There has always been an element of this in theater, which has the pressures of needing non-mass production items on a schedule and on a budget that precludes many of the usual suppliers. Theater has always been made at least in part in people's homes. In my own concentration, sound effects are created, light plots designed, even bands recorded in home studios and small drafting spaces. Props are also built, costumes stitched, special effects worked out...and even bits of scenery built in spaces that are really far too small for that!

I am by no means a comic book artist but this is the space they need to work; a large drafting table, a shelf of reference books, perhaps a space to take reference photographs, and a good internet connection. A professional artist will usually have a room dedicated as a workshop but more is just silly. Ditto for a writer. Add space for a piano for a composer. None of these need a garage to work in.

These are all industries, then, productive industries that take place in that space that is designed for and honed over the years to support an entire other class of activities. The design of a typical apartment is a place to sleep, to cook small meals, to shower, to store clean clothes. There's space to read or watch a movie or play a game in the few hours of personal time between work and sleep. There's closet space for the surfboard or the gardening tools or whatever it is you dedicate more hours to on the weekend.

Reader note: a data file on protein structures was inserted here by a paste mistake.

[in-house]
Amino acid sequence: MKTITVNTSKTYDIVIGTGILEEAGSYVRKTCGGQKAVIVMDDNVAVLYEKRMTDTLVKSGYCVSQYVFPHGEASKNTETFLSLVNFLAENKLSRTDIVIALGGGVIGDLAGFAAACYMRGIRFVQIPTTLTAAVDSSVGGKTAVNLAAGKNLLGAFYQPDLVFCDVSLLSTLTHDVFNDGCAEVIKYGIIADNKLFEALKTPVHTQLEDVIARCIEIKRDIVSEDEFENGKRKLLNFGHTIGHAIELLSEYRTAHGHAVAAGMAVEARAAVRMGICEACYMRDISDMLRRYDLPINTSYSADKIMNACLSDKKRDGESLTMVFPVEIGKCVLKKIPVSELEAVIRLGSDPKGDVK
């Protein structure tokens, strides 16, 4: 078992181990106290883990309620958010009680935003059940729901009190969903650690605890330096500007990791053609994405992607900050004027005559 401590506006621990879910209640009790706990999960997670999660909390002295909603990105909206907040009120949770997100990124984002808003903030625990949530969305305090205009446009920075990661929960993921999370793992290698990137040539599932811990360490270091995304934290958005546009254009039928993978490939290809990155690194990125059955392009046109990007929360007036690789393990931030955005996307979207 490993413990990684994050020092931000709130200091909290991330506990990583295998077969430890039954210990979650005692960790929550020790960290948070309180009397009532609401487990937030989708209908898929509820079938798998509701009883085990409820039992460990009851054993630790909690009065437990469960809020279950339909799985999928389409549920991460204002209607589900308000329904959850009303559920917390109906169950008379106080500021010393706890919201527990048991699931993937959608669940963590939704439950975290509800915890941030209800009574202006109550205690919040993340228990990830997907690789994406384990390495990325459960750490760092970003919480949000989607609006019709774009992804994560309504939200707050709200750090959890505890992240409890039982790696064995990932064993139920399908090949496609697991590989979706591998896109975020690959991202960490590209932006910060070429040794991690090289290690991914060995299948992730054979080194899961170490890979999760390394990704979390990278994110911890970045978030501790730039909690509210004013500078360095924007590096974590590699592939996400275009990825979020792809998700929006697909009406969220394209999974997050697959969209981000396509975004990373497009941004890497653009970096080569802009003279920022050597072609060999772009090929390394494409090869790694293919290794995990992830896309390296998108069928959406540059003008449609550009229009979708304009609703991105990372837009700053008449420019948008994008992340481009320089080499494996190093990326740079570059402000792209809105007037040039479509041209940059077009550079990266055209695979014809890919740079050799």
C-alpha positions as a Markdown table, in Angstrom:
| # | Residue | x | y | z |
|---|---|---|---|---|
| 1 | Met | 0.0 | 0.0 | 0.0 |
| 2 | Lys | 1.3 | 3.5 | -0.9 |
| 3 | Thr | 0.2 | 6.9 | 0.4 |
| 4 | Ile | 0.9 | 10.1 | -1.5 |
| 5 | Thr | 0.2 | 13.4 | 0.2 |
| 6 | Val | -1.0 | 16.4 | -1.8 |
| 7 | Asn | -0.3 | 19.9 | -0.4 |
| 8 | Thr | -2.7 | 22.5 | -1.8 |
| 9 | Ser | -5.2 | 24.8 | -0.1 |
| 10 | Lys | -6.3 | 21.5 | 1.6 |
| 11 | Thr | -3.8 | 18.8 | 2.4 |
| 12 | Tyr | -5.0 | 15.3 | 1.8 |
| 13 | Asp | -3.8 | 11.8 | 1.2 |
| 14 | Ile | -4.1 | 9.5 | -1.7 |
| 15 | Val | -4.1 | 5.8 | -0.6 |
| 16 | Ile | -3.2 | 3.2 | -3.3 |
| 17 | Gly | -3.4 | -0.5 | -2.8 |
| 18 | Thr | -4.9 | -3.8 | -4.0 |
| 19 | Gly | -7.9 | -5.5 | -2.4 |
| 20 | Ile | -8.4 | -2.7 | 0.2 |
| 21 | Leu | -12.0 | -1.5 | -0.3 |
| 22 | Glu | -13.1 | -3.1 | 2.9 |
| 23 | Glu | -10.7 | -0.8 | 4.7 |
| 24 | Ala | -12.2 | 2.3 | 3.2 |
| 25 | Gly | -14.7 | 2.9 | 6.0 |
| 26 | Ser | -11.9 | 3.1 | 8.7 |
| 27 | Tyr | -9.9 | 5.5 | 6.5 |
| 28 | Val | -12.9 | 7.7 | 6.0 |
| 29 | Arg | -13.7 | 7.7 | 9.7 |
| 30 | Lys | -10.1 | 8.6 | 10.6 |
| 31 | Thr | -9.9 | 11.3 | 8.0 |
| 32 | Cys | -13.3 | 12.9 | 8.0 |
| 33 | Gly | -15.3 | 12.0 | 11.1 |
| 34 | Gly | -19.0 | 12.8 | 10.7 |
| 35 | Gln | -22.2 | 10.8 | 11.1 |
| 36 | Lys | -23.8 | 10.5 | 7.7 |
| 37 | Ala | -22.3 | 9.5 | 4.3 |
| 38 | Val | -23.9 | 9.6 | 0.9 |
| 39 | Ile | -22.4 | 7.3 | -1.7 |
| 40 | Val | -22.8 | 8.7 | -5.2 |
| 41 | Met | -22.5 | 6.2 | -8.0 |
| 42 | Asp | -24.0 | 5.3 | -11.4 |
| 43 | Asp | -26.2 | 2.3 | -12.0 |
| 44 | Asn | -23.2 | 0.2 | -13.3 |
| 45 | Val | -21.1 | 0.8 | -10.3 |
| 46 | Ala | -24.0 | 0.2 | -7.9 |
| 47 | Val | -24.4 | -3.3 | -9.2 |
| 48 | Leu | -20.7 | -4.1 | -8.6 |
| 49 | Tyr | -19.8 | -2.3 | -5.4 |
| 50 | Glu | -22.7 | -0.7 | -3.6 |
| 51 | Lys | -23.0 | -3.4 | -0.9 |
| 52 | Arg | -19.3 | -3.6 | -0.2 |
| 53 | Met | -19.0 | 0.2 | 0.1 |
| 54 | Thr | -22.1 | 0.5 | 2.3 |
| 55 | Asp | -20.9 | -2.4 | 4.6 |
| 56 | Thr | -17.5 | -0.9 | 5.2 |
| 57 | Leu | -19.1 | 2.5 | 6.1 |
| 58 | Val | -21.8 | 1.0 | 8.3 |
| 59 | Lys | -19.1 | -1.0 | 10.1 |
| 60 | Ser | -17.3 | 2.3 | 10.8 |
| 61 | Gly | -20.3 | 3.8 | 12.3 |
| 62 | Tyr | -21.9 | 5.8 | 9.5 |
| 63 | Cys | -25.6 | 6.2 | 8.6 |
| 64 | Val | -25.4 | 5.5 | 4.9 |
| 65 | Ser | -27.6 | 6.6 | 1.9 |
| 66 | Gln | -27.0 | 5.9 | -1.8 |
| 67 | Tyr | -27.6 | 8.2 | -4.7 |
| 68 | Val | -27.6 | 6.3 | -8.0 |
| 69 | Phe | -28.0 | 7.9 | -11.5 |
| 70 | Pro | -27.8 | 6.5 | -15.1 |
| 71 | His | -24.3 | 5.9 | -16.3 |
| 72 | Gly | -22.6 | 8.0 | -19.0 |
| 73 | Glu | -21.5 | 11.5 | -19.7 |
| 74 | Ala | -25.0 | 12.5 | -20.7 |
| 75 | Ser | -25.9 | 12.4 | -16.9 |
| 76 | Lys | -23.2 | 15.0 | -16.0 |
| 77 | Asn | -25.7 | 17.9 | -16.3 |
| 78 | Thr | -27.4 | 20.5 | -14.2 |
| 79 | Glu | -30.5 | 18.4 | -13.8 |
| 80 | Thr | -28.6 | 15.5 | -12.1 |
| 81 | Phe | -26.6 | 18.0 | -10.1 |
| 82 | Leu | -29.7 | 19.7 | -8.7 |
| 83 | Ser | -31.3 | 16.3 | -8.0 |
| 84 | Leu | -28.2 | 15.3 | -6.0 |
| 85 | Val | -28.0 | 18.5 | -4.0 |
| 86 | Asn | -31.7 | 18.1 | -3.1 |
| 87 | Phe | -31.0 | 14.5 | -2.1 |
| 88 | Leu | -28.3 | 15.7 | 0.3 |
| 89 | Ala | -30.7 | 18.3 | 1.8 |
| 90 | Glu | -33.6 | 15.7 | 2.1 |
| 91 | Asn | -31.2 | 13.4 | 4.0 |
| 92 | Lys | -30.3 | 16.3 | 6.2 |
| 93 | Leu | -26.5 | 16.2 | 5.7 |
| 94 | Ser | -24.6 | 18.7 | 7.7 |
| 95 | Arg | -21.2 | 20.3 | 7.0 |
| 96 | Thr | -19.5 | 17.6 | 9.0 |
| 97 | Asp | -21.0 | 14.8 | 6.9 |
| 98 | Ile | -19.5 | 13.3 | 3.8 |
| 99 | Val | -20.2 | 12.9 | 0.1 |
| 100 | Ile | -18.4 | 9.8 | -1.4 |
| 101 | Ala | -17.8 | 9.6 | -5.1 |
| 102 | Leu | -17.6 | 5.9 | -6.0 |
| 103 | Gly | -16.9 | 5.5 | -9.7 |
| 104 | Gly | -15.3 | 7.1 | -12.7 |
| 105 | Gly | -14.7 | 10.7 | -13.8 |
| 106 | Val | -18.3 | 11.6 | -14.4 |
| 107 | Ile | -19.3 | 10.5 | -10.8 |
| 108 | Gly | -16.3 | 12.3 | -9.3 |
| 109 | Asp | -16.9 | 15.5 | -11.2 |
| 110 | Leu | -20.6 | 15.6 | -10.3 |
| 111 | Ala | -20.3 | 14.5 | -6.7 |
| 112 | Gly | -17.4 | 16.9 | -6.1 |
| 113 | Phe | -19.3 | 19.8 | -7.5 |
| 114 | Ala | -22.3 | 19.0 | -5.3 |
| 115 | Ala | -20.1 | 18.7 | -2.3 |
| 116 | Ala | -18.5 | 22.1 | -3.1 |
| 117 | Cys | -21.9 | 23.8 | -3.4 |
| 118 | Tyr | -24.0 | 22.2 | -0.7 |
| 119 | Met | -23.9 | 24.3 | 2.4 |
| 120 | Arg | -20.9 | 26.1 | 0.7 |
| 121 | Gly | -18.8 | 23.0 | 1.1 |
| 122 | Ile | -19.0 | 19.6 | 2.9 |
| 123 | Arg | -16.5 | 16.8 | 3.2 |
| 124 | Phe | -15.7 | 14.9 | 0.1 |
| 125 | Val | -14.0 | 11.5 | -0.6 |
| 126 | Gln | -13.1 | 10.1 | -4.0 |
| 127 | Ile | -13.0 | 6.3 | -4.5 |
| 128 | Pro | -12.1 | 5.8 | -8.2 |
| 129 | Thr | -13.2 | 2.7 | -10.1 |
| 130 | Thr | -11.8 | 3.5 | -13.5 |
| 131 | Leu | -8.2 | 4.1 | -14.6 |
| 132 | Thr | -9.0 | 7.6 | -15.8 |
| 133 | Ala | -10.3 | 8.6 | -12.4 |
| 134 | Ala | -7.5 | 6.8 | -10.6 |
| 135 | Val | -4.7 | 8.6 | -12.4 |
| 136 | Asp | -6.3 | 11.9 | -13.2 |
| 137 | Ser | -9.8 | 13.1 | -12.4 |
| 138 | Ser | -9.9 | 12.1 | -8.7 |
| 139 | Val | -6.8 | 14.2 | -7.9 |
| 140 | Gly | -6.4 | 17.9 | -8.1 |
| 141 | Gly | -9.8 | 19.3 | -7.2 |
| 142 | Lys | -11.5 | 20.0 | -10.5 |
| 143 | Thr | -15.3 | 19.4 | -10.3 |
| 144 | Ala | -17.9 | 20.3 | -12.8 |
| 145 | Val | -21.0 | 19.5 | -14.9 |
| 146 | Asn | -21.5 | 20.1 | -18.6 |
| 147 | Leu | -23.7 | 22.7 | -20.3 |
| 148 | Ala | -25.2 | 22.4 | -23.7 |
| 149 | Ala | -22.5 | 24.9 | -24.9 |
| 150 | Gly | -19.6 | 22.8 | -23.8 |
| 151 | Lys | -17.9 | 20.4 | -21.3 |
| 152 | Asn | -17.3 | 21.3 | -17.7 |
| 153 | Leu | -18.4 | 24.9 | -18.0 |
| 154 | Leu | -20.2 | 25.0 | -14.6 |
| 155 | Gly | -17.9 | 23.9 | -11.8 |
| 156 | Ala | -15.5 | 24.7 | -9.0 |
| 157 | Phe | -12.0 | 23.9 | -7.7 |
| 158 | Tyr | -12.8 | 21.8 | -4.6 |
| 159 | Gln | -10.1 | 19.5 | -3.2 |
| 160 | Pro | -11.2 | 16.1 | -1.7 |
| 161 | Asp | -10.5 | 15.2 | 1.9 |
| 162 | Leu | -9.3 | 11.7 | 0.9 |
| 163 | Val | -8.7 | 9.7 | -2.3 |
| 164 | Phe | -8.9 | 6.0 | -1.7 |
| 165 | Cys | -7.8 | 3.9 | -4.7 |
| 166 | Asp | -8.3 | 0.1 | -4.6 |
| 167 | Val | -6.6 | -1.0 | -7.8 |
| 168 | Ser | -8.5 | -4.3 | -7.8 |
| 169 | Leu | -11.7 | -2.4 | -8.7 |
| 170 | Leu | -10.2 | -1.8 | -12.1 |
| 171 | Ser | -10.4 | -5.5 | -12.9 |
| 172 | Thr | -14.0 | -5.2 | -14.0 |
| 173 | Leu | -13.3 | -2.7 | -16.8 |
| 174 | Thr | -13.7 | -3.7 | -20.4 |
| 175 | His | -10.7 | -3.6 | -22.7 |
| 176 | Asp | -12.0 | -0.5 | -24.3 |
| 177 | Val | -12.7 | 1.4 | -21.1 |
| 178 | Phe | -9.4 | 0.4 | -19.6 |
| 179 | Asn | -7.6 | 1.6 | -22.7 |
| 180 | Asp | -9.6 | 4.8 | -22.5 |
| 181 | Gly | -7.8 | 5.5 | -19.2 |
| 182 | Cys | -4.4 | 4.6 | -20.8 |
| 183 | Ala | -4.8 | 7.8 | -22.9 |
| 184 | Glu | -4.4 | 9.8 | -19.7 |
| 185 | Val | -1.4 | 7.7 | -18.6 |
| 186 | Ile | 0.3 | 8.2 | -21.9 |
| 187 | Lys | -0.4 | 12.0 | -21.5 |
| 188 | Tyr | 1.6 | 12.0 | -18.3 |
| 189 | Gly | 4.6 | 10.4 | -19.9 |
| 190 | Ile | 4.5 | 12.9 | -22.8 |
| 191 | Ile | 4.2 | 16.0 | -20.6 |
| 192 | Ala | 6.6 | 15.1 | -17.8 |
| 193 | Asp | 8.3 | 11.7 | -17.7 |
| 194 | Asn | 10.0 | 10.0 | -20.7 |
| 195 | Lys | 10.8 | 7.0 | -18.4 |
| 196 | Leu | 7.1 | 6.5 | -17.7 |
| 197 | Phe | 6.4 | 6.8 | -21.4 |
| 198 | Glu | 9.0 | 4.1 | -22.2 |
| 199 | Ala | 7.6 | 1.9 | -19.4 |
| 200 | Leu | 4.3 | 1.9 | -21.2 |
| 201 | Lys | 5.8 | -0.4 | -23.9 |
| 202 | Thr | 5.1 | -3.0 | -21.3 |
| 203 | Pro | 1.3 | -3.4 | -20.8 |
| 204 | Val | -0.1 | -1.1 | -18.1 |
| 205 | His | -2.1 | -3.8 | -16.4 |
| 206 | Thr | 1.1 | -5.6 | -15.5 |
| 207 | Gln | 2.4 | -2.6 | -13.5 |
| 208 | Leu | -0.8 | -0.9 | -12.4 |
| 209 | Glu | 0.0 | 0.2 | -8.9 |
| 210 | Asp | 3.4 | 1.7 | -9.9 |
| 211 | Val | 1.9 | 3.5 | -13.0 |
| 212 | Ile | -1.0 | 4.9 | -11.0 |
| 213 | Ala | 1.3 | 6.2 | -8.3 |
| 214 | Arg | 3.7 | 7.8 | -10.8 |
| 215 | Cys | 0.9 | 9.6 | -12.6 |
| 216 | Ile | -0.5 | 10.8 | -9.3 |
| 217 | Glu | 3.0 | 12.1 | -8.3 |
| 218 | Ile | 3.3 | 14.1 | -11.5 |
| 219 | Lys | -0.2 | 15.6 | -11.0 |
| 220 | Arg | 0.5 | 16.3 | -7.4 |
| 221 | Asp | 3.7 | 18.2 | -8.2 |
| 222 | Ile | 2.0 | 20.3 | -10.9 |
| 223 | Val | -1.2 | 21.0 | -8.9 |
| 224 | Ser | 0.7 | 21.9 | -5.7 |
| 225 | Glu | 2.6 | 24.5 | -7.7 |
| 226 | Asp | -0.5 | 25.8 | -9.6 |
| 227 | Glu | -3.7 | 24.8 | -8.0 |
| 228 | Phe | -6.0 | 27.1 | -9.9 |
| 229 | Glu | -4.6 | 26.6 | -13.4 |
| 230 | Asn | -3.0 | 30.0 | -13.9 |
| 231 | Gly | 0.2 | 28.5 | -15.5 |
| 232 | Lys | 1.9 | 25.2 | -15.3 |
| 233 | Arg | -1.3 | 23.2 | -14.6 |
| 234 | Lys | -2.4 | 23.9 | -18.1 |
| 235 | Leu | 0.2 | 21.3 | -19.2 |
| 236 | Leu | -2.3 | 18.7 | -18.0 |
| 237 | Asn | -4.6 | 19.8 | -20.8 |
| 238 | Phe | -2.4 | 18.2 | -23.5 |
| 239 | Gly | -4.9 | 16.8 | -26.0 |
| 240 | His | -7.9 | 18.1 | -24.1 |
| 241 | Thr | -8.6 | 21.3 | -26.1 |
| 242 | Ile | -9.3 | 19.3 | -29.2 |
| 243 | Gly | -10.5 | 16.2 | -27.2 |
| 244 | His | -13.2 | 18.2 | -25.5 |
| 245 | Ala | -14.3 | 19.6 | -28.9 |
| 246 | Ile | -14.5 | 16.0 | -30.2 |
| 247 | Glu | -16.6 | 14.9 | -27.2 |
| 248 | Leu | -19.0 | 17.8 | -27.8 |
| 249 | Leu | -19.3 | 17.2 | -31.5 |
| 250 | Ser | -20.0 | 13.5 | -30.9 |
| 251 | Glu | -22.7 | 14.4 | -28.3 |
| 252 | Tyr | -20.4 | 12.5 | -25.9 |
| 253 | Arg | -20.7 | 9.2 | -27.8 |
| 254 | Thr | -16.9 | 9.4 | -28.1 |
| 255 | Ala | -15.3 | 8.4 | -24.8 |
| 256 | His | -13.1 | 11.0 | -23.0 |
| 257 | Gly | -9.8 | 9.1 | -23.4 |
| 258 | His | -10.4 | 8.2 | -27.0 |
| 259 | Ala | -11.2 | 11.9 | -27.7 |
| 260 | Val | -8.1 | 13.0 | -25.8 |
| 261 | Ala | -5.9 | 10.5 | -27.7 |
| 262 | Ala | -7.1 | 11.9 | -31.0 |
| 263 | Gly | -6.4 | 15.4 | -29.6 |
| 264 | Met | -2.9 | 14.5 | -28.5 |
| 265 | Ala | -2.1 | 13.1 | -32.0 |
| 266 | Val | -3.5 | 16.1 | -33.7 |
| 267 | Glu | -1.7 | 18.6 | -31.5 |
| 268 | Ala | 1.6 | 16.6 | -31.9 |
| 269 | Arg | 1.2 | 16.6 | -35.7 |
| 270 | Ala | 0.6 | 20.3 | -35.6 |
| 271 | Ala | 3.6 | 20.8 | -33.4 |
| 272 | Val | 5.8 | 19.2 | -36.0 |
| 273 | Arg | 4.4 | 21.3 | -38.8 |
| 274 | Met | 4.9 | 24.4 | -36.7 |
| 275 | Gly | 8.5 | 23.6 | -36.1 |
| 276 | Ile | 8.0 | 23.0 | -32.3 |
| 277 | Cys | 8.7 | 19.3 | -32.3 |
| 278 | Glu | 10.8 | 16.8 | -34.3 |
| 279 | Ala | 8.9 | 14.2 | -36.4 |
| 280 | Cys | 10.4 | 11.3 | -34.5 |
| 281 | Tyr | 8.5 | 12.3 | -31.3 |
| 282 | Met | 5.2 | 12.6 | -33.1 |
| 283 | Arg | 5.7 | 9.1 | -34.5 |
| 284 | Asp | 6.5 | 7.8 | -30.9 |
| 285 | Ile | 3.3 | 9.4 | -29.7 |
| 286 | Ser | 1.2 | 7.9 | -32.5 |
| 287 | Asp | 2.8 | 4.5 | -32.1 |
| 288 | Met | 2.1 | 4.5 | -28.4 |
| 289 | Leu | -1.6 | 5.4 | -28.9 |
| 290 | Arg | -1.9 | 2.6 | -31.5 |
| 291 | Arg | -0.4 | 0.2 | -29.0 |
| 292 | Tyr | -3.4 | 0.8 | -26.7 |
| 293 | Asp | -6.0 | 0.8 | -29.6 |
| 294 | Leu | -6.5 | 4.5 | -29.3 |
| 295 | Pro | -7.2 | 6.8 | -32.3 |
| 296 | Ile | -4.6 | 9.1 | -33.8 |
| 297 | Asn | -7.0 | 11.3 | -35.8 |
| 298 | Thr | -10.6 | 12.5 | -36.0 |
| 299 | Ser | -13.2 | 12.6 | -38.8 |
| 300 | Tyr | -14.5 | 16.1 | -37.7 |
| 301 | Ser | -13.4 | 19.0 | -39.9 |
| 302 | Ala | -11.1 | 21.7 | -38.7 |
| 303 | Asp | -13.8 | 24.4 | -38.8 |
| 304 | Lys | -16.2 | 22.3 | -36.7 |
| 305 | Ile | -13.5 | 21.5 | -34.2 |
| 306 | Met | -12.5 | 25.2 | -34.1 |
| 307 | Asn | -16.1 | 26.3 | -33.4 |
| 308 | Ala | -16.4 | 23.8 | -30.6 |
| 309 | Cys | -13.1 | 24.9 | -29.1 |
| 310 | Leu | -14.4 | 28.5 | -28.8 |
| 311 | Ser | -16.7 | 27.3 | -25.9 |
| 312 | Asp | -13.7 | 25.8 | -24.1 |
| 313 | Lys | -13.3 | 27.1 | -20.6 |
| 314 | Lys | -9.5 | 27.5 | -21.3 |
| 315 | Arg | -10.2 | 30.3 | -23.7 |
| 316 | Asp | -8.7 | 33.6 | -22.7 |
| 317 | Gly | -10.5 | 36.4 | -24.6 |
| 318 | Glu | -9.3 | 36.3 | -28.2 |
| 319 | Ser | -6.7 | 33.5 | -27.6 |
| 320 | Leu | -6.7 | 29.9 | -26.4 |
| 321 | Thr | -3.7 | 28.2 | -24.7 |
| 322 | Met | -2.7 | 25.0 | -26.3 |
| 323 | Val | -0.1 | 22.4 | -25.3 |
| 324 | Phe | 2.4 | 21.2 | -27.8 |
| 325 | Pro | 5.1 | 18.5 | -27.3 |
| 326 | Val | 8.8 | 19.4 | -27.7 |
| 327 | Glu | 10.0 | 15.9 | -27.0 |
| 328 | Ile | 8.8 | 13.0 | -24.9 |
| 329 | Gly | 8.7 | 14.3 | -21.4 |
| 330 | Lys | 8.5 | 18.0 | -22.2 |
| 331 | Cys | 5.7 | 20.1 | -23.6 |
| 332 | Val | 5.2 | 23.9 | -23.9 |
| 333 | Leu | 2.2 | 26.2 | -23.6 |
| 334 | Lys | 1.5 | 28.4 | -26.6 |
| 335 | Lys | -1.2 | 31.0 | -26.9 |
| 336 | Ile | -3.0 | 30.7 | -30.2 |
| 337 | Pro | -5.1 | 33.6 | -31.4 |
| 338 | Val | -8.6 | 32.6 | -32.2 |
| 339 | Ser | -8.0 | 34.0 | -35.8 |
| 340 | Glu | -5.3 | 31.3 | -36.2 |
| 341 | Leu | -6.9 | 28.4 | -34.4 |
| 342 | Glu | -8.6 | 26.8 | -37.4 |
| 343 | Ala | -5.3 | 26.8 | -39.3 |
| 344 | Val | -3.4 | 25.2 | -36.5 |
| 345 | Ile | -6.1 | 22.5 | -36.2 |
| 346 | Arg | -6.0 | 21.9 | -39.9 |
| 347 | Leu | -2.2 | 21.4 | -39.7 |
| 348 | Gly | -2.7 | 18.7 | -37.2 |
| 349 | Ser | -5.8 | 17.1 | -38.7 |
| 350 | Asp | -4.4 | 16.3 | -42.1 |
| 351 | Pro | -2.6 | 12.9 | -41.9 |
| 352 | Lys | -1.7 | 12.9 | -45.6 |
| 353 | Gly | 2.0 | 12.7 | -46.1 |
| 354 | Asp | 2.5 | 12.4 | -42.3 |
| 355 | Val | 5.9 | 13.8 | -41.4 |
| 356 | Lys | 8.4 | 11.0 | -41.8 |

Building a theatrical prop, designing circuitry, or even, yes, writing a novel has to be retro-fitted, crammed into a space that was never designed to hold it. When you've got a larger apartment or house to play with it can be easier to make the fit (although you are always fighting the architect's original vision; that spare rooms are playrooms or guest bedrooms -- they don't have ventilation, power service, loading doors, water....

For people in my situation the crunch is acute. The era of the cheap loft is over. Work-live spaces were a great idea but they got taken over by people who WORK elsewhere and PLAY at being an artist on the weekend (if ever.) The death knell was when the people moving into the loft spaces started complaining to the zoning boards about all the power tools being used in the adjoining spaces.

If I were smart, I'd surrender partially. I am in no way likely to earn enough soon to afford to take my messier work elsewhere. So the best option is to try to limit the activities I do. They are, against the expectation our society still seems to hold about the divisions between work and play, mostly paying activities. When I compose, it isn't to relax after work; it IS the work. It is the day job. It is what pays the rent. But I don't believe I can support that many different things without needing more apartment to do them in.

Which in a way is a blessing. I can't spare enough ME to do all those different things, either!